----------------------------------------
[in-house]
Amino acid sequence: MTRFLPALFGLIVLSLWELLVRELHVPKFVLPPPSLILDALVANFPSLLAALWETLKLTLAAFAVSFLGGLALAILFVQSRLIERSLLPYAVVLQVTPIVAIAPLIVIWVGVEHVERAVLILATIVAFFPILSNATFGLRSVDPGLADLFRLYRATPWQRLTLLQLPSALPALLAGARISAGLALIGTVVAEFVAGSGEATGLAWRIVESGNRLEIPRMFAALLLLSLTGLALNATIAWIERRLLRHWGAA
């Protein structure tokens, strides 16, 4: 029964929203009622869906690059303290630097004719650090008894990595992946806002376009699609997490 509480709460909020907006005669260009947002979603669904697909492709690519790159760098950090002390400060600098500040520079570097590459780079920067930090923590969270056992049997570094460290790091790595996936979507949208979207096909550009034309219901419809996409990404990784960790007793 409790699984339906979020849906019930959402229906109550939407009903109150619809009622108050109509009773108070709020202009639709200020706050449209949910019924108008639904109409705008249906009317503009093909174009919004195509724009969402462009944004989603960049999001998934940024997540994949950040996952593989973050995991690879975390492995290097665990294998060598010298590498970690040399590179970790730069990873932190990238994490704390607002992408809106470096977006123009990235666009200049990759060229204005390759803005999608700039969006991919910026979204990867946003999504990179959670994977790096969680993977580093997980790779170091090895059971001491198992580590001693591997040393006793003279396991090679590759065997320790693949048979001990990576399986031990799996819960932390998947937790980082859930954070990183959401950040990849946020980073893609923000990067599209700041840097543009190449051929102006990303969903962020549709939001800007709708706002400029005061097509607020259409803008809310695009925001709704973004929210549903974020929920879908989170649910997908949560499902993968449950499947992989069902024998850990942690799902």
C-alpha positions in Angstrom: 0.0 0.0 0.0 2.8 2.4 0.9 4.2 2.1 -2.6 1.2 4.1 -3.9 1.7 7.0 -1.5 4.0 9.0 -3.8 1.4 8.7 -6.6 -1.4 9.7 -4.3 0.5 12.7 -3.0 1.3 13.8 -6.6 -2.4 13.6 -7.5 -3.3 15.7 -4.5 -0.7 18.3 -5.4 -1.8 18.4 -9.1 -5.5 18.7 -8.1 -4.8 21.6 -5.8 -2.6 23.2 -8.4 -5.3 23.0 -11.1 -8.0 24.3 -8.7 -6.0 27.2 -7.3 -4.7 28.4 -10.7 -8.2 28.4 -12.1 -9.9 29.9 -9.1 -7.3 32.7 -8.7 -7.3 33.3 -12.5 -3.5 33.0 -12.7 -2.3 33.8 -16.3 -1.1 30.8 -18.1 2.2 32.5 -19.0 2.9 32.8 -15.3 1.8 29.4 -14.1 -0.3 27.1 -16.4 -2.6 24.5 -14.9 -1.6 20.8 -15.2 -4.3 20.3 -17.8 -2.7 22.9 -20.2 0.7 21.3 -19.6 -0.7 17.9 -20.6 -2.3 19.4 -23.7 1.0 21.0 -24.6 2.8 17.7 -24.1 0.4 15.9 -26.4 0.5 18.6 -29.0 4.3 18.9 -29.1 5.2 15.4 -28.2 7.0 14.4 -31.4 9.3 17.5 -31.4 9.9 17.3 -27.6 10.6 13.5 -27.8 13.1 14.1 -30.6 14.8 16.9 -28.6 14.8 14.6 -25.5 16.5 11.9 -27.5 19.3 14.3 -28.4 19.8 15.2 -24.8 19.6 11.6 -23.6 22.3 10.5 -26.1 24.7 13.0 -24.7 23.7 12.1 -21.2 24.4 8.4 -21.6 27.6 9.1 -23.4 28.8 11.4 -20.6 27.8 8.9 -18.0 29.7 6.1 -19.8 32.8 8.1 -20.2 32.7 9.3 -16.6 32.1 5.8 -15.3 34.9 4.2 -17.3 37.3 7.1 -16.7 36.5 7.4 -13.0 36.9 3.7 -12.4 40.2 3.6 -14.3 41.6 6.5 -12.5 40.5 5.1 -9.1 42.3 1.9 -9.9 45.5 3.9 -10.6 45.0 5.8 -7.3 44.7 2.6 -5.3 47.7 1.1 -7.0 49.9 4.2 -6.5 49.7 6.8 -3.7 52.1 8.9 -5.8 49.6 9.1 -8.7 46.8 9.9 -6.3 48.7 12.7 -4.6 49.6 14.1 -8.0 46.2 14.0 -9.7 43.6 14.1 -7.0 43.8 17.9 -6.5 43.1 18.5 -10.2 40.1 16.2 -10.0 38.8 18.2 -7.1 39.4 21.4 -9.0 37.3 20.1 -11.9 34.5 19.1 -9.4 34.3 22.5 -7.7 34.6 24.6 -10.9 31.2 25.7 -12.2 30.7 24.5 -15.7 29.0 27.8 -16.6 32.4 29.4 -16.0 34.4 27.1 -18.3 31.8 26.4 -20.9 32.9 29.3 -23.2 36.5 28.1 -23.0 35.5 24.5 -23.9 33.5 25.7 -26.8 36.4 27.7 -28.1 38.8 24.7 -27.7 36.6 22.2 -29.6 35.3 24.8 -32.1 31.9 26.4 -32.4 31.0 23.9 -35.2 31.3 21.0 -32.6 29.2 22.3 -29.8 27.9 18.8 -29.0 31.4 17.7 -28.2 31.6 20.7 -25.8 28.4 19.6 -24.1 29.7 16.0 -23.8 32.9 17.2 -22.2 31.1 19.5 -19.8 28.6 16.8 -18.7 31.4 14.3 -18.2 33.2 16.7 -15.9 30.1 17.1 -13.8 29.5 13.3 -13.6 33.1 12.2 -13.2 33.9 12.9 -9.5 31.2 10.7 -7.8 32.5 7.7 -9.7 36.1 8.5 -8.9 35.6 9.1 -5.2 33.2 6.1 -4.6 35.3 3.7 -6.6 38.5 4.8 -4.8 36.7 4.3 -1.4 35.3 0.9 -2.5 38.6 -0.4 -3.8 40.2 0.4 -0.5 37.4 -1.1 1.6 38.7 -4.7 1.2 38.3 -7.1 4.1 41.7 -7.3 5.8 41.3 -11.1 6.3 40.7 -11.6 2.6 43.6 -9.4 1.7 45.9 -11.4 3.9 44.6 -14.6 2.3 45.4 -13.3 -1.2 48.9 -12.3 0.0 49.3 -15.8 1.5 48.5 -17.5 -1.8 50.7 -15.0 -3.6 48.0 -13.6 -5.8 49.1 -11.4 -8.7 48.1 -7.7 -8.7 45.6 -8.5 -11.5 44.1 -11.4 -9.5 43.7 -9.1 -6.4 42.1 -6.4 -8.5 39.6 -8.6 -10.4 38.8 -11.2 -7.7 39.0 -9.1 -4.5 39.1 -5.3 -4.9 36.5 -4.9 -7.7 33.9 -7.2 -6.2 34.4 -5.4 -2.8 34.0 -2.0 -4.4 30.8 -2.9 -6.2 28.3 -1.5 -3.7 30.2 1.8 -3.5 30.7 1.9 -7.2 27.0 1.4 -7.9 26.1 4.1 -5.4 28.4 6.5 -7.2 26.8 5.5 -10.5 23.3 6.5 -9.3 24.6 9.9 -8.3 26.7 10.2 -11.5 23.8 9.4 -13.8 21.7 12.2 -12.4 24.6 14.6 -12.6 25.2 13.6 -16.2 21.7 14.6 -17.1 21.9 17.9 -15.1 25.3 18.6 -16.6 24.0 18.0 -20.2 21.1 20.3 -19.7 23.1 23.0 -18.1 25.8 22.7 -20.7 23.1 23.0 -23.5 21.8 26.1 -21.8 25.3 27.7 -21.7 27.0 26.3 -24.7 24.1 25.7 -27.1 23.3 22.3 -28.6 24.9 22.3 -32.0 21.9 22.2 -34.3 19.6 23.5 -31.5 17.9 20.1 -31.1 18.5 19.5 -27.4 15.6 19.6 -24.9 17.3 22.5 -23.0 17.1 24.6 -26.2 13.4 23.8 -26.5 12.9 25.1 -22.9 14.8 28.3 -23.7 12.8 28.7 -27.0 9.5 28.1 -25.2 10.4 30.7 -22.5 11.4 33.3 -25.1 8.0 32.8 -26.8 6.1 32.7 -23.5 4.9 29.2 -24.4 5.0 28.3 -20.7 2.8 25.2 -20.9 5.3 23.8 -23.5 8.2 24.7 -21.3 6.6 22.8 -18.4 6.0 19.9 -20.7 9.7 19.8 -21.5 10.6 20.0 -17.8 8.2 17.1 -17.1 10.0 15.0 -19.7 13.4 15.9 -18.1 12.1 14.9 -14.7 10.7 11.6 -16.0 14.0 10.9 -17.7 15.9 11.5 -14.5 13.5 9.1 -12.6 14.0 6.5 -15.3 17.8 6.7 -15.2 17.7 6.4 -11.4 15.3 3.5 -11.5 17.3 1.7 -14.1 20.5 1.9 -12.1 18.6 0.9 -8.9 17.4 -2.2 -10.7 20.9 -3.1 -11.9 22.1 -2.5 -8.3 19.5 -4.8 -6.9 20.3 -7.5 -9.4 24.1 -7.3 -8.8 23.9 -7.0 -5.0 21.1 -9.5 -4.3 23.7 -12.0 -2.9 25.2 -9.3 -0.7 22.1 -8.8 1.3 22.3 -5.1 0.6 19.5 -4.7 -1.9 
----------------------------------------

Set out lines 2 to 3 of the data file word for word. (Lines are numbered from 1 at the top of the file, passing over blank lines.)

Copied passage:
Amino acid sequence: MTRFLPALFGLIVLSLWELLVRELHVPKFVLPPPSLILDALVANFPSLLAALWETLKLTLAAFAVSFLGGLALAILFVQSRLIERSLLPYAVVLQVTPIVAIAPLIVIWVGVEHVERAVLILATIVAFFPILSNATFGLRSVDPGLADLFRLYRATPWQRLTLLQLPSALPALLAGARISAGLALIGTVVAEFVAGSGEATGLAWRIVESGNRLEIPRMFAALLLLSLTGLALNATIAWIERRLLRHWGAA
């Protein structure tokens, strides 16, 4: 029964929203009622869906690059303290630097004719650090008894990595992946806002376009699609997490 509480709460909020907006005669260009947002979603669904697909492709690519790159760098950090002390400060600098500040520079570097590459780079920067930090923590969270056992049997570094460290790091790595996936979507949208979207096909550009034309219901419809996409990404990784960790007793 409790699984339906979020849906019930959402229906109550939407009903109150619809009622108050109509009773108070709020202009639709200020706050449209949910019924108008639904109409705008249906009317503009093909174009919004195509724009969402462009944004989603960049999001998934940024997540994949950040996952593989973050995991690879975390492995290097665990294998060598010298590498970690040399590179970790730069990873932190990238994490704390607002992408809106470096977006123009990235666009200049990759060229204005390759803005999608700039969006991919910026979204990867946003999504990179959670994977790096969680993977580093997980790779170091090895059971001491198992580590001693591997040393006793003279396991090679590759065997320790693949048979001990990576399986031990799996819960932390998947937790980082859930954070990183959401950040990849946020980073893609923000990067599209700041840097543009190449051929102006990303969903962020549709939001800007709708706002400029005061097509607020259409803008809310695009925001709704973004929210549903974020929920879908989170649910997908949560499902993968449950499947992989069902024998850990942690799902």